The process of implementing EBM can seem daunting, and many people have indicated that it is very challenging to know what needs to be accomplished. It can be useful to have some questions that help focus one's thinking. The following Focus Questions correspond with the Core Elements. You are practicing EBM when you put thought into these questions, develop answers, and follow through with appropriate action. Note: These questions cover some critical aspects of the Core Elements, but they are not comprehensive.
What benefits do people obtain from nature in the focal area? These benefits are called nature’s services or ecosystem services.
What level of benefit are people receiving from ecosystem services in the focal area? The levels may be measured quantitatively and/or qualitatively using natural and/or social sciences.
How have nature’s services changed over time in the focal area?
What services does society want and need from the focal area now and into the future?
How can nature's services be measured in a way that is useful for management, and what quantitative targets or goals should management have for specific types of nature's services?
How do species and ecological processes in the focal area generate nature’s services?
How do human activities affect ecosystem services in the focal area?
How much do people value (including market and non-market values) nature’s services from the focal area?
What are the tradeoffs among human activities in terms of their impact on nature’s services?
How can we use scientific monitoring and models to measure key changes in nature's services, outcomes of management actions, and progress toward EBM goals?
What are the natural, political, and administrative subareas that make up the focal area, and what role do subareas play in generating nature's services? Examples of subareas might include watersheds, bays, and towns.
What abutting areas might affect or be affected by the focal area?
What are the larger natural, political, and administrative regions that encompass the focal area, and how does the focal area contribute to nature's services? Examples of larger areas may be biogeographic regions, ocean basins, and nations.
What data are available for integrating across geographic scales to understand the focal area’s natural characteristics and human dimensions?
Which organizations are working on elements of EBM in the subareas or larger regions, and how can we share knowledge, align goals, and take complementary action?
Do we have a conceptual model of ecological linkages in the focal area, and is it accessible as a decision-making tool for everyone engaged in EBM?
What are the key ecological linkages that should be given special attention in decision-making?
What are the tradeoffs and cumulative impacts that may arise from these ecological linkages?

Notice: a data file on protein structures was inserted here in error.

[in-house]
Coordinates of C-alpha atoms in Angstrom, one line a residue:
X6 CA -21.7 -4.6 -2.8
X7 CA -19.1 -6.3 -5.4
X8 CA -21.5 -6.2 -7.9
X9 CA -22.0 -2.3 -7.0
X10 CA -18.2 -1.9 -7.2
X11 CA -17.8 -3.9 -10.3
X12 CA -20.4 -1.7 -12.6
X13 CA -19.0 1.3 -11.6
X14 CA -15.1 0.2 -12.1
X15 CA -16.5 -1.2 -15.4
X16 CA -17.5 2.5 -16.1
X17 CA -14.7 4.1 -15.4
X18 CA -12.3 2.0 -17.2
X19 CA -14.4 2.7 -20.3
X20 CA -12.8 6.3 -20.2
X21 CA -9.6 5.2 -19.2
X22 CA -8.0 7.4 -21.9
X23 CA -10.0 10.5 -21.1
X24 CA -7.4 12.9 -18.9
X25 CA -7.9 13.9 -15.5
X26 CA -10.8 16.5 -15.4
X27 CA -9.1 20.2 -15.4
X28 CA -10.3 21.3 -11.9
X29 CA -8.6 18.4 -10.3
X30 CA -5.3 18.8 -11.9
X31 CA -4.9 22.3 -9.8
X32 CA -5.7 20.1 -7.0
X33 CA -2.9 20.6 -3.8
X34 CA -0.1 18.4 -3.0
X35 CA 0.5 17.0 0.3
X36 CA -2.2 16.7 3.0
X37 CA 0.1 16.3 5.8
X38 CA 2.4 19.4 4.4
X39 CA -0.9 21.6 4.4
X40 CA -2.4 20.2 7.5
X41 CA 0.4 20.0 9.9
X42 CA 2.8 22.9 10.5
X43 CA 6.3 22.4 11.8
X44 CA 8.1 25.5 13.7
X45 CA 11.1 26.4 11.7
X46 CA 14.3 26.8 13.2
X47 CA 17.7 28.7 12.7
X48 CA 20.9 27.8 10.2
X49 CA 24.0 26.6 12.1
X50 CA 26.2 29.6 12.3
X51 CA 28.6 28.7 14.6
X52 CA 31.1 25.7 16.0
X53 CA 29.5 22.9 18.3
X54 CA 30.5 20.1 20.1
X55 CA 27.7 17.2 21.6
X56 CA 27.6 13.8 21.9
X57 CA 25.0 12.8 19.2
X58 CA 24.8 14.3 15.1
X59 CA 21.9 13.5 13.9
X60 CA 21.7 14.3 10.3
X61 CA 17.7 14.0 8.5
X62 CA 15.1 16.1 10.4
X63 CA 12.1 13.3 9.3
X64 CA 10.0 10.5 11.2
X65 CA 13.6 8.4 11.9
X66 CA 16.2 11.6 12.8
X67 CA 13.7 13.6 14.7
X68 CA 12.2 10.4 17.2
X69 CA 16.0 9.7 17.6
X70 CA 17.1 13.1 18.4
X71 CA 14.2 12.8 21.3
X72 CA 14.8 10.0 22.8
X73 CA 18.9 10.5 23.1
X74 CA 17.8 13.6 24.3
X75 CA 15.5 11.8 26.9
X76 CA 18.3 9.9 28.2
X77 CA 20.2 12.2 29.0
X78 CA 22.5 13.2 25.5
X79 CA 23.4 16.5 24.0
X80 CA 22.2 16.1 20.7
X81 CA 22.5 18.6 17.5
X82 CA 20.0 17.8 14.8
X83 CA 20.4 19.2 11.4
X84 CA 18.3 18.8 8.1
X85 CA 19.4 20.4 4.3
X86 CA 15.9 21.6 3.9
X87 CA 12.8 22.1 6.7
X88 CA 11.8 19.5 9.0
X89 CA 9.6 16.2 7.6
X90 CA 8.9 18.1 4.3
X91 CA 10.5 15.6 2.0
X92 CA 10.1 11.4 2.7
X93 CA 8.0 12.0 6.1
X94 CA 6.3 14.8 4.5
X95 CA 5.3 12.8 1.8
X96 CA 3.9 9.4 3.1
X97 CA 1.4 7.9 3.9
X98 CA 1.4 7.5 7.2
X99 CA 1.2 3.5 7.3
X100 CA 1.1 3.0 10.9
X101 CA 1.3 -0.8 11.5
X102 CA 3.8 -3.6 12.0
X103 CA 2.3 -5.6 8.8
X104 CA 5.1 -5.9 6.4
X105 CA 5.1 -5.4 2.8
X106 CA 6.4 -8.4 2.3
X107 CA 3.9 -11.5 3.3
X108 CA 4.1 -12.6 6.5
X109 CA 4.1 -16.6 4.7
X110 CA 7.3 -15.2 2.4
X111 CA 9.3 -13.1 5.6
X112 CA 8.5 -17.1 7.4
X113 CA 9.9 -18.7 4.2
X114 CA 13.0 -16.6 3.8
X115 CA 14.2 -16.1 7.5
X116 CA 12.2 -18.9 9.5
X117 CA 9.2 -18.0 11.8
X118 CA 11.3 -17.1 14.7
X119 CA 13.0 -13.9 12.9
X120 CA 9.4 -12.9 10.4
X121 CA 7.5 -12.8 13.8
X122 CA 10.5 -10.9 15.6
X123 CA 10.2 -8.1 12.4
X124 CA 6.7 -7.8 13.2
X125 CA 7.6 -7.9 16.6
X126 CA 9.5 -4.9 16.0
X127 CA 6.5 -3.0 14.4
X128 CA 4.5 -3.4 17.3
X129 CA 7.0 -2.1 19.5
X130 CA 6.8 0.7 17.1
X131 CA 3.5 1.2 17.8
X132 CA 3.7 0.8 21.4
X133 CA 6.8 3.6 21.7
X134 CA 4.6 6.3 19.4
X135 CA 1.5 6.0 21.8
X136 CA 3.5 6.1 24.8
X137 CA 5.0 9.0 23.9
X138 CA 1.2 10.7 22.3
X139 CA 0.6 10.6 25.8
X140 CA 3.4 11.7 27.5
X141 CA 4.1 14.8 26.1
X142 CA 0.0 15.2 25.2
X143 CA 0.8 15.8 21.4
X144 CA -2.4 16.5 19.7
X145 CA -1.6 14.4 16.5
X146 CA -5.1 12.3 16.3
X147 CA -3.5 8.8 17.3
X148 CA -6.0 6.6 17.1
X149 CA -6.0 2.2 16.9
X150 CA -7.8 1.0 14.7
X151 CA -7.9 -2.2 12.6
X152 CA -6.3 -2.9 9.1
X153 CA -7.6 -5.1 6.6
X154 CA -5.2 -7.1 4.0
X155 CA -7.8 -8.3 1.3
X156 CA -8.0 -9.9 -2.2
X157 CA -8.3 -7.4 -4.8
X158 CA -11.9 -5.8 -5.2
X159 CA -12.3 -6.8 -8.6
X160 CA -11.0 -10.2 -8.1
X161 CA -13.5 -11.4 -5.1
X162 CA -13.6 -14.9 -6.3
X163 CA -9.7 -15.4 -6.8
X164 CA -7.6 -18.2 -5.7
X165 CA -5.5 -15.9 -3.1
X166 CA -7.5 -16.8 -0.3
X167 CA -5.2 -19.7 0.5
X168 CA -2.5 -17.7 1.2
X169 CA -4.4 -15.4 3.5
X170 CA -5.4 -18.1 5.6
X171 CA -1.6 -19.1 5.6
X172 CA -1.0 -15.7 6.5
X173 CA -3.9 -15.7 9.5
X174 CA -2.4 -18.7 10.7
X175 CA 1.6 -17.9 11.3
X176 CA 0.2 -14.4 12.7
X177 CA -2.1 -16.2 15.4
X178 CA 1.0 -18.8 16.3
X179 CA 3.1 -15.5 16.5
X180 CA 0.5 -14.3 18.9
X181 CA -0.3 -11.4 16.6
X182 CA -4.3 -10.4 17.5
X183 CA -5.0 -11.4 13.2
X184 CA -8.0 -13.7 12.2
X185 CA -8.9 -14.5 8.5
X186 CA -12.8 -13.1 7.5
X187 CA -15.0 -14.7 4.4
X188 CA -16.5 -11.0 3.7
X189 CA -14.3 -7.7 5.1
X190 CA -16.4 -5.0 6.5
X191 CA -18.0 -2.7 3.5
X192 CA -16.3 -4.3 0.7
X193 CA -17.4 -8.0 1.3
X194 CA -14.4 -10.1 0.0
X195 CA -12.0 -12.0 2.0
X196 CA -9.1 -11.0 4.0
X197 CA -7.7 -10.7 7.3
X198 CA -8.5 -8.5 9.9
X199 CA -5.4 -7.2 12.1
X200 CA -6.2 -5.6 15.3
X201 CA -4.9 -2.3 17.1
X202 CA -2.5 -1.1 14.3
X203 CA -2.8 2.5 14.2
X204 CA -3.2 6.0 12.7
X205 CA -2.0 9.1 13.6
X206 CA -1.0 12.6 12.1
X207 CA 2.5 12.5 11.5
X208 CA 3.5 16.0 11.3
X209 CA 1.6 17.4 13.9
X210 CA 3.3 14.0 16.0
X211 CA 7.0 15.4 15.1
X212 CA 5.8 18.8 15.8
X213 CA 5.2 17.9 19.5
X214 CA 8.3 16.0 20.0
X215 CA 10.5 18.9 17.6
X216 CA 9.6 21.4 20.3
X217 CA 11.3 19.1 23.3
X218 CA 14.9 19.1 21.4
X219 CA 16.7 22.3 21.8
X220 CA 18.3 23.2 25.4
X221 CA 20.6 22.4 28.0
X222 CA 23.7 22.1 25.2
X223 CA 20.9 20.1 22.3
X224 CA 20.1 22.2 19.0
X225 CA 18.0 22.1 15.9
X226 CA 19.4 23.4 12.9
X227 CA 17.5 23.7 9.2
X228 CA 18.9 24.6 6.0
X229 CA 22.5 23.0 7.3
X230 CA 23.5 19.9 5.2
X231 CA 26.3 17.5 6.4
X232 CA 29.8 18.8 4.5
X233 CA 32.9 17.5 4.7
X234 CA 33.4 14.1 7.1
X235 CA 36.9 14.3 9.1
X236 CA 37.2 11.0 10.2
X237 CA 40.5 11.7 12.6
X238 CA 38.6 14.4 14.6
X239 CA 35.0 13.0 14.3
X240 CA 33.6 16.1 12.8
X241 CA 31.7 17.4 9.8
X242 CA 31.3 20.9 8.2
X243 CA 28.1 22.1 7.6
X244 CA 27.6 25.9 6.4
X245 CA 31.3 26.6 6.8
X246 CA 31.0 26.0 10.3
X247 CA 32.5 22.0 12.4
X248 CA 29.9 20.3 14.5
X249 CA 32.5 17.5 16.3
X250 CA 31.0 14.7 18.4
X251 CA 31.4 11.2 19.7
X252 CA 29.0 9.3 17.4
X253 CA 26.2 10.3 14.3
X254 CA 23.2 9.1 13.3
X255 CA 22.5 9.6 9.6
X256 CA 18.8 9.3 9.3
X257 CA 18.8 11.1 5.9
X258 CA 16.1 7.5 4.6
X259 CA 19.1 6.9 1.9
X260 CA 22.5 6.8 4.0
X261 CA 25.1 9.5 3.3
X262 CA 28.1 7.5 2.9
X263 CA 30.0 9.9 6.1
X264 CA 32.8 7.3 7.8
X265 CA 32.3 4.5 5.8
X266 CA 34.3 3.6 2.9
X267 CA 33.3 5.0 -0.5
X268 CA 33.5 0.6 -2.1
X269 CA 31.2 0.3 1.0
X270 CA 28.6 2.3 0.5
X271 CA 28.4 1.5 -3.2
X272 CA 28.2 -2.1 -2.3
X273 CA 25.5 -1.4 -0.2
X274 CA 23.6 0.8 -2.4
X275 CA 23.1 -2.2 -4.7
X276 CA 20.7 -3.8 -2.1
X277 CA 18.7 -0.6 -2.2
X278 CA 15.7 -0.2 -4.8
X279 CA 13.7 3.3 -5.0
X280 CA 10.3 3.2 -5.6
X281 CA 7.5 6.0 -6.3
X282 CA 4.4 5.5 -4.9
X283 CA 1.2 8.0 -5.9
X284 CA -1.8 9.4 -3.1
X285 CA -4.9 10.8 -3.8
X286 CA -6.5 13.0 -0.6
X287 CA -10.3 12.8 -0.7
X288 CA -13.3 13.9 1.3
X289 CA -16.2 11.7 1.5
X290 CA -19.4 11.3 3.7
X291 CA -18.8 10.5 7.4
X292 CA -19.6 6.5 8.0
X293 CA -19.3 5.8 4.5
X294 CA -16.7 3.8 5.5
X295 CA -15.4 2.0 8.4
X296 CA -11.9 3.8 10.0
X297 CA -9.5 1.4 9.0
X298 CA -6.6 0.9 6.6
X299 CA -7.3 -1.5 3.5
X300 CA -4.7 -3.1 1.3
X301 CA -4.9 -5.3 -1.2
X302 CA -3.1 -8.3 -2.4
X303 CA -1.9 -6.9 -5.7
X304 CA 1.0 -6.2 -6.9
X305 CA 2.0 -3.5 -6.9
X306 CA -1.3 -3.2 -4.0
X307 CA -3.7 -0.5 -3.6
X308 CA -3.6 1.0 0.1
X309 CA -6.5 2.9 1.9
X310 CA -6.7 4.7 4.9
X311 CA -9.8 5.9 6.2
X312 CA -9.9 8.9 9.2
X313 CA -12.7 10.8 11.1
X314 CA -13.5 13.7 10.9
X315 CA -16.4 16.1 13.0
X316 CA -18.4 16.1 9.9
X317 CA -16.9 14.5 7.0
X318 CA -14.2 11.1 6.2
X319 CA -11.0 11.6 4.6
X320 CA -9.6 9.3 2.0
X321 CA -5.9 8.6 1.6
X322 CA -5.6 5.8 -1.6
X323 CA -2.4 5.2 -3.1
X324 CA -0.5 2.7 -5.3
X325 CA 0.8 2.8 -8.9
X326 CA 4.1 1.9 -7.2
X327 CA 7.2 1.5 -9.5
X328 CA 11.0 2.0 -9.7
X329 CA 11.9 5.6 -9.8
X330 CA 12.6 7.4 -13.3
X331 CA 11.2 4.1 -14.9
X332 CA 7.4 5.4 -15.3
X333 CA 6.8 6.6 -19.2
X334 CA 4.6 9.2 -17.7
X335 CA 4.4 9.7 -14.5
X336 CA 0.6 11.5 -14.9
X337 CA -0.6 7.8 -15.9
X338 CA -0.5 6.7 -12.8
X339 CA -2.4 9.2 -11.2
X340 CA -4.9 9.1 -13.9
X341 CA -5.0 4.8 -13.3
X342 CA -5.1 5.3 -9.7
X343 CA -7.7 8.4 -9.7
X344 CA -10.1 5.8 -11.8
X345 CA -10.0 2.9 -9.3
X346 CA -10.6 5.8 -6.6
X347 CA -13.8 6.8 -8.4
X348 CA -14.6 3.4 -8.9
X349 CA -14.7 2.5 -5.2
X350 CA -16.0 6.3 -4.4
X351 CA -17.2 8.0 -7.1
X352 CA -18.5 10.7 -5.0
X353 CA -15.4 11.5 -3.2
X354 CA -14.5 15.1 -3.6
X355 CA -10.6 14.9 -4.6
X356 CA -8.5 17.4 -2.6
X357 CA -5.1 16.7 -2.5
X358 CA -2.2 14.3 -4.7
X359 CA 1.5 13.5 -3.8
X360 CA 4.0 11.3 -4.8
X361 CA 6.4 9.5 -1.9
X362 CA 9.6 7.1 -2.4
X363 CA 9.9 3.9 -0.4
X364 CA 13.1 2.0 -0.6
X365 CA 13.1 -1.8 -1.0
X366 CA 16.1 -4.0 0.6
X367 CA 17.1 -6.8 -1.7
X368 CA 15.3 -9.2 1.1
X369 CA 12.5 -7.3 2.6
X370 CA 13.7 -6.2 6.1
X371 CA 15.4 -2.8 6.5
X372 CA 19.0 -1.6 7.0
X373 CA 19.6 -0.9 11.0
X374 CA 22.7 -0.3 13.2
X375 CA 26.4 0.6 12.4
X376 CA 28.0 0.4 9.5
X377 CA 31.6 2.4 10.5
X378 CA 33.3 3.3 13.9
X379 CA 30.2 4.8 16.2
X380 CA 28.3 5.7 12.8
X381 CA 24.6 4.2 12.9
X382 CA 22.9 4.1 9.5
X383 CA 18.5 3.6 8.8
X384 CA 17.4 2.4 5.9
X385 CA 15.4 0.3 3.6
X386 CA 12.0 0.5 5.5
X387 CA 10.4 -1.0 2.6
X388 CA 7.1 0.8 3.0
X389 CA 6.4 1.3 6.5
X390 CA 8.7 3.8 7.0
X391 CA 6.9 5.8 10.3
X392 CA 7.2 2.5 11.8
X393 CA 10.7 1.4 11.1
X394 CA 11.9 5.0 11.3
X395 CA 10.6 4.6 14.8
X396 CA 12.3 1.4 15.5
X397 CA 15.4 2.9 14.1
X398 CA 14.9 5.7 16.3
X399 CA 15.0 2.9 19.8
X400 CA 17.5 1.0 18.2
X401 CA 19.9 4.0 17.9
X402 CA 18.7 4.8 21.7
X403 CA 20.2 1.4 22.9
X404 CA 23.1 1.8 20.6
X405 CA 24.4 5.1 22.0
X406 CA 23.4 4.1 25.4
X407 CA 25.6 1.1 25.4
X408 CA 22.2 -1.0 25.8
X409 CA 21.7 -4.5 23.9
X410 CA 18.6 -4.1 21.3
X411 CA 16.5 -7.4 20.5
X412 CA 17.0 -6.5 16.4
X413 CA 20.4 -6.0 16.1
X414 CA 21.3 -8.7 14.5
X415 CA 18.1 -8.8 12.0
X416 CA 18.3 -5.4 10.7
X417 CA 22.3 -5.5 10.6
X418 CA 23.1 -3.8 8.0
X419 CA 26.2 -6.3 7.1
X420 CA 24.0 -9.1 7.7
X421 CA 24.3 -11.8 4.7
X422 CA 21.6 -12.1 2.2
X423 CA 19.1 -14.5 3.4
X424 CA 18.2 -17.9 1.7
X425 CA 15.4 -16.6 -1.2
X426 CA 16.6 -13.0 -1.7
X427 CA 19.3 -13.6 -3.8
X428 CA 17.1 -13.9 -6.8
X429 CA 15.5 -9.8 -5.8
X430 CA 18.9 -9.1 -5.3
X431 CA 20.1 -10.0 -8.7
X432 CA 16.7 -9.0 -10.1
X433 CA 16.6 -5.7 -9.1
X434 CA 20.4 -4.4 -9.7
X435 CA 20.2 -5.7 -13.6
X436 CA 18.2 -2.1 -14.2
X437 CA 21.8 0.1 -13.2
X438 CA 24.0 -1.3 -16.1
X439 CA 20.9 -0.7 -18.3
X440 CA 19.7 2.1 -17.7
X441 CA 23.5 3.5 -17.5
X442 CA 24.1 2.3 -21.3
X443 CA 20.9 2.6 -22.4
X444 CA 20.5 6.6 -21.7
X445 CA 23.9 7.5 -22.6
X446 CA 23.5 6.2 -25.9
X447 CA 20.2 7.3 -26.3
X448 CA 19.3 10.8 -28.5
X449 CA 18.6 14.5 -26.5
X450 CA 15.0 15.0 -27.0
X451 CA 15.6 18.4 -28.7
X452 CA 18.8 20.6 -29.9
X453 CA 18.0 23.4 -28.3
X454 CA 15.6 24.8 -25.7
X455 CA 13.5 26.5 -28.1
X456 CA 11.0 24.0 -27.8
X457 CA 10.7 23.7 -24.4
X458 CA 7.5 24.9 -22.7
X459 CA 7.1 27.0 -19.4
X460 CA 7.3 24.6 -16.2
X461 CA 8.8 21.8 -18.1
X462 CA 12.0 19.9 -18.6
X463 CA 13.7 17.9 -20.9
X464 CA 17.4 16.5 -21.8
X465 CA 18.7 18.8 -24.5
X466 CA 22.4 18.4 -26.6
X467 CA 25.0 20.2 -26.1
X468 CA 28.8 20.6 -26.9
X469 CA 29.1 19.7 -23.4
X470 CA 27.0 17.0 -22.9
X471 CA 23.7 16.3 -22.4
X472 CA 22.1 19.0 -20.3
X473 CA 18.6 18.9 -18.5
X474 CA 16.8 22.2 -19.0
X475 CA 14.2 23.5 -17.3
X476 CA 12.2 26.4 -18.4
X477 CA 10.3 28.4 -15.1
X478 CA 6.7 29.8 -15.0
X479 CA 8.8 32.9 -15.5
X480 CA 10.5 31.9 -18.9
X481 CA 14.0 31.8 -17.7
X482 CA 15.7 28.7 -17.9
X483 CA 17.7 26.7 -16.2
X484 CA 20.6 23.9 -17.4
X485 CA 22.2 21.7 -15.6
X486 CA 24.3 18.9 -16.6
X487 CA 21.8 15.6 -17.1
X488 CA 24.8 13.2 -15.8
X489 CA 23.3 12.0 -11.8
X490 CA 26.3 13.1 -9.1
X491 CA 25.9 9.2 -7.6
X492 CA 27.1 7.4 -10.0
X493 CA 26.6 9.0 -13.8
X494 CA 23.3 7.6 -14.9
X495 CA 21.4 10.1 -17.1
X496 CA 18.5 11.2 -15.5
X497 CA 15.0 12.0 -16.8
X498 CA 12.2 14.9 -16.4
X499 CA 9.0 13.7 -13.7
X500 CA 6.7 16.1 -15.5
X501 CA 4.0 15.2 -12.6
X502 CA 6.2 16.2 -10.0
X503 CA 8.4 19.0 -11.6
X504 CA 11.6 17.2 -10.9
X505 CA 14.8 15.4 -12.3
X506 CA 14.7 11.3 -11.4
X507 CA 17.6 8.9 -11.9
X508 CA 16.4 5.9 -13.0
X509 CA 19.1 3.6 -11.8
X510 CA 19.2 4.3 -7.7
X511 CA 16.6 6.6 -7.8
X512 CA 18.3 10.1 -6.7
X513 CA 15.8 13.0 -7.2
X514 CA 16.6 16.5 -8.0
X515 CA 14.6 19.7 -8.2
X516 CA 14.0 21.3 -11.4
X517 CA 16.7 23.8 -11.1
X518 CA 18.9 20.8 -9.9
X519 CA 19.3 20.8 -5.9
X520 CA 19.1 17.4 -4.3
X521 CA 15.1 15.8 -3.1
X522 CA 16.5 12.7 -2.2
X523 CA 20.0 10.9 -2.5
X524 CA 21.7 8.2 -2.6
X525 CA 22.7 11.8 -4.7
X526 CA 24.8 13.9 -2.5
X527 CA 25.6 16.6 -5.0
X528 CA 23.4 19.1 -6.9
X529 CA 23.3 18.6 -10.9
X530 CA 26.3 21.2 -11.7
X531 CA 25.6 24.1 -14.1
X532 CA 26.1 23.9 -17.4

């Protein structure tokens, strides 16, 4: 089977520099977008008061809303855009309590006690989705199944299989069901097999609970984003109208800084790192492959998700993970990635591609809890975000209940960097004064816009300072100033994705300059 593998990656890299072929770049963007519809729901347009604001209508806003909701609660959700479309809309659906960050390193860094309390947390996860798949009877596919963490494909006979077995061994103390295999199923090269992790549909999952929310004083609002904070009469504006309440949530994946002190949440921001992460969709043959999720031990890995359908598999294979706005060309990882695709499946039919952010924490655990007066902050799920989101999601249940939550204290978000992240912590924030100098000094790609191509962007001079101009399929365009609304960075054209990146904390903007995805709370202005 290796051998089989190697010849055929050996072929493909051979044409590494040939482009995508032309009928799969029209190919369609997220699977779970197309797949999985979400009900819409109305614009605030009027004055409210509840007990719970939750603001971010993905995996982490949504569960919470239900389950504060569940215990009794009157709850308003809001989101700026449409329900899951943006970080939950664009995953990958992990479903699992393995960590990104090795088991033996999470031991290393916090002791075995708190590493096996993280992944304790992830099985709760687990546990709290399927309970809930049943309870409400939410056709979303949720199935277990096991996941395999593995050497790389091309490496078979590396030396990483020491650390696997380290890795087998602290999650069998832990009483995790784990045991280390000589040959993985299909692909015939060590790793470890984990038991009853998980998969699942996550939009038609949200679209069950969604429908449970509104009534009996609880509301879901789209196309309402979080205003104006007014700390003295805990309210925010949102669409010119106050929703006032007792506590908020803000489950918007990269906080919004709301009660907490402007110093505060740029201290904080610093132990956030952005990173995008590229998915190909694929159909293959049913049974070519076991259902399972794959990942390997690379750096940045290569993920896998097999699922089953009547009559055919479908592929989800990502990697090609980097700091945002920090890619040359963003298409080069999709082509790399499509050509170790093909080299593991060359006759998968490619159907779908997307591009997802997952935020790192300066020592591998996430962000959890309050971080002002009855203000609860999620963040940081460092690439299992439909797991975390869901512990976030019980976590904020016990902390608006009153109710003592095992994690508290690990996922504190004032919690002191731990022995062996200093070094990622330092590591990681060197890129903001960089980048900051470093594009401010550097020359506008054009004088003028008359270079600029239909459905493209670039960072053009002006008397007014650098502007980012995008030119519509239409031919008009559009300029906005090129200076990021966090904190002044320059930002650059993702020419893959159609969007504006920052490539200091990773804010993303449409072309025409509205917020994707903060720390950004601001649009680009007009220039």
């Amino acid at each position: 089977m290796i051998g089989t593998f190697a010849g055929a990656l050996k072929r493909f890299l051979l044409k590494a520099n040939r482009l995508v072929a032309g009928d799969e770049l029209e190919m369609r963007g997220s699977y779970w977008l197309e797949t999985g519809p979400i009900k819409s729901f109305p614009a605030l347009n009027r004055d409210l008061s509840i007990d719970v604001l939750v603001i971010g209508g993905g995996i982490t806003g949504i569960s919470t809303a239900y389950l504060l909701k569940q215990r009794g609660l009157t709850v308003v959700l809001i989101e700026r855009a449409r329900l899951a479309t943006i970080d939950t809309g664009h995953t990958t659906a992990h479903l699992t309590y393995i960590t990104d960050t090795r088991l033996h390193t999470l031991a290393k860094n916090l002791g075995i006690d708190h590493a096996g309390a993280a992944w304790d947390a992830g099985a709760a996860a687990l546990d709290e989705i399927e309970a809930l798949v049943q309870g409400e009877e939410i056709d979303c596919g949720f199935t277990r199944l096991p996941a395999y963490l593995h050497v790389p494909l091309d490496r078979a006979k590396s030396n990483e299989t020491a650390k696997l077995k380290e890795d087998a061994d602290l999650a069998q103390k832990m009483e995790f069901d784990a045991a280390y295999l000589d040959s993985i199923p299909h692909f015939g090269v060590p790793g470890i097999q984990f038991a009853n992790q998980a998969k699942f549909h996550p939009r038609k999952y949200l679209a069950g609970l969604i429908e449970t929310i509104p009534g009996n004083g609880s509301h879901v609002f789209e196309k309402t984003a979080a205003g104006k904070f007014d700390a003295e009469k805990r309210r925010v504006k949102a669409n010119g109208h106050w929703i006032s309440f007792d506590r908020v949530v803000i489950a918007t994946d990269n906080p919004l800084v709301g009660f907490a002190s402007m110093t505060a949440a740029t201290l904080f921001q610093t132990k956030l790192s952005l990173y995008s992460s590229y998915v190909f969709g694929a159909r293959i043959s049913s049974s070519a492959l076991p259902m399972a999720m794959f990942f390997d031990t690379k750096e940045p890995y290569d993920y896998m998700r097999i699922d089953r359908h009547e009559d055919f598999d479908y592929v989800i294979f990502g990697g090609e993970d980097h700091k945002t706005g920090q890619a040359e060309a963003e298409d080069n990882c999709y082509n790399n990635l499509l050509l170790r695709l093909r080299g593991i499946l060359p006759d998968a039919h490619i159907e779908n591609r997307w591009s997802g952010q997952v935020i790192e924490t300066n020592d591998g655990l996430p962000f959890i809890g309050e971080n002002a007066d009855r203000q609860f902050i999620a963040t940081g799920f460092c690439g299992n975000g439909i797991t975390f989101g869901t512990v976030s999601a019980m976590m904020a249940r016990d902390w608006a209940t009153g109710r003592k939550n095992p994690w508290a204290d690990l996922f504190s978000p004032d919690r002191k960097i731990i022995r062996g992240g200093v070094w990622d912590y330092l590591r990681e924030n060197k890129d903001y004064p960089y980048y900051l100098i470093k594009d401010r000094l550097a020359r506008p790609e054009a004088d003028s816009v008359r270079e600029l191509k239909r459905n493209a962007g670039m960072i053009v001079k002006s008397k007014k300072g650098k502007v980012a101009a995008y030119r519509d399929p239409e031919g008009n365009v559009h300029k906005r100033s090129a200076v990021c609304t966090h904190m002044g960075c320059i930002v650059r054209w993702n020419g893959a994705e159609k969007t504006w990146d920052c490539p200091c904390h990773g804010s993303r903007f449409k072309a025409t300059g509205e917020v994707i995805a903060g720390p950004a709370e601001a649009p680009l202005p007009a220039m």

Based on information about ecological linkages, how might we adjust policies, regulations, enforcement, and other management practices to better sustain nature’s services?
How do human activities, some of which may seem relatively harmless on their own, combine to impair nature’s services?
How can we adjust policies, regulations, enforcement, and other management tools to account for these cumulative impacts and better sustain nature’s services?
What direct and indirect tradeoffs occur or could occur among human activities in the focal area? How could occurrence of one type of human activity affect the viability of other human activities? Consider multiple dimensions including spatial and temporal dimensions. When a particular human activity occurs and reaps benefits from nature’s services, does it cause other nature’s services to decline?
How can we quantify these tradeoffs and weigh them explicitly when making decisions about human activities in the area?
How can we use management actions as experiments and employ scientific monitoring to determine the outcomes of the experiments?
How can we use scientific monitoring of nature’s services to determine net changes in societal benefits due to management actions?
Are we adjusting management practices appropriately as new scientific information enhances our understanding of human impacts and ecosystem function?
Does scientific monitoring show that we are making acceptable progress toward our goals for nature’s services and net societal benefits? If not, how can we change our management practices to produce better outcomes and make more progress toward the goals?
Who are the individuals and organizations that have an interest or stake in the ocean and coast in the focal area and abutting areas? Who has a direct or indirect interest in using, appreciating, or sustaining nature’s services?